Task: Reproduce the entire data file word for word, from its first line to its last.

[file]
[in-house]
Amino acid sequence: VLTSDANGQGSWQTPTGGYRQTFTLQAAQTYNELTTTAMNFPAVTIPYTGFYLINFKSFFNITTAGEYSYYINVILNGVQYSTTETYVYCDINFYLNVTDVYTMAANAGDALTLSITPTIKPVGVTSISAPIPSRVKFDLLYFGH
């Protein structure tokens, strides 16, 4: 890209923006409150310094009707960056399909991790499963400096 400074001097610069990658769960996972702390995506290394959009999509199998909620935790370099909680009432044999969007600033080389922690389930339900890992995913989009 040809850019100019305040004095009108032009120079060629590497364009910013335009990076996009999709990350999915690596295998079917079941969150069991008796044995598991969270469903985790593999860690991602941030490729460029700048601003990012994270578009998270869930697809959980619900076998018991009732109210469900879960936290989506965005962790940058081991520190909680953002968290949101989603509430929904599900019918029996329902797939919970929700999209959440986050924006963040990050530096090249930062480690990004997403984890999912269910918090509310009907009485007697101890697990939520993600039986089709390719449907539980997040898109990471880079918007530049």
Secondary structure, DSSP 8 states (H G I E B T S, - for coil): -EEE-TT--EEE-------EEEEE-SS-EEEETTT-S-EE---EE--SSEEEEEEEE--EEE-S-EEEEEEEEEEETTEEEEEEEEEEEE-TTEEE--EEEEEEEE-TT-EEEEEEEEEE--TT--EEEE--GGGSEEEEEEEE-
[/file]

[in-house]
Amino acid sequence: VLTSDANGQGSWQTPTGGYRQTFTLQAAQTYNELTTTAMNFPAVTIPYTGFYLINFKSFFNITTAGEYSYYINVILNGVQYSTTETYVYCDINFYLNVTDVYTMAANAGDALTLSITPTIKPVGVTSISAPIPSRVKFDLLYFGH
């Protein structure tokens, strides 16, 4: 890209923006409150310094009707960056399909991790499963400096 400074001097610069990658769960996972702390995506290394959009999509199998909620935790370099909680009432044999969007600033080389922690389930339900890992995913989009 040809850019100019305040004095009108032009120079060629590497364009910013335009990076996009999709990350999915690596295998079917079941969150069991008796044995598991969270469903985790593999860690991602941030490729460029700048601003990012994270578009998270869930697809959980619900076998018991009732109210469900879960936290989506965005962790940058081991520190909680953002968290949101989603509430929904599900019918029996329902797939919970929700999209959440986050924006963040990050530096090249930062480690990004997403984890999912269910918090509310009907009485007697101890697990939520993600039986089709390719449907539980997040898109990471880079918007530049």
Secondary structure, DSSP 8 states (H G I E B T S, - for coil): -EEE-TT--EEE-------EEEEE-SS-EEEETTT-S-EE---EE--SSEEEEEEEE--EEE-S-EEEEEEEEEEETTEEEEEEEEEEEE-TTEEE--EEEEEEEE-TT-EEEEEEEEEE--TT--EEEE--GGGSEEEEEEEE-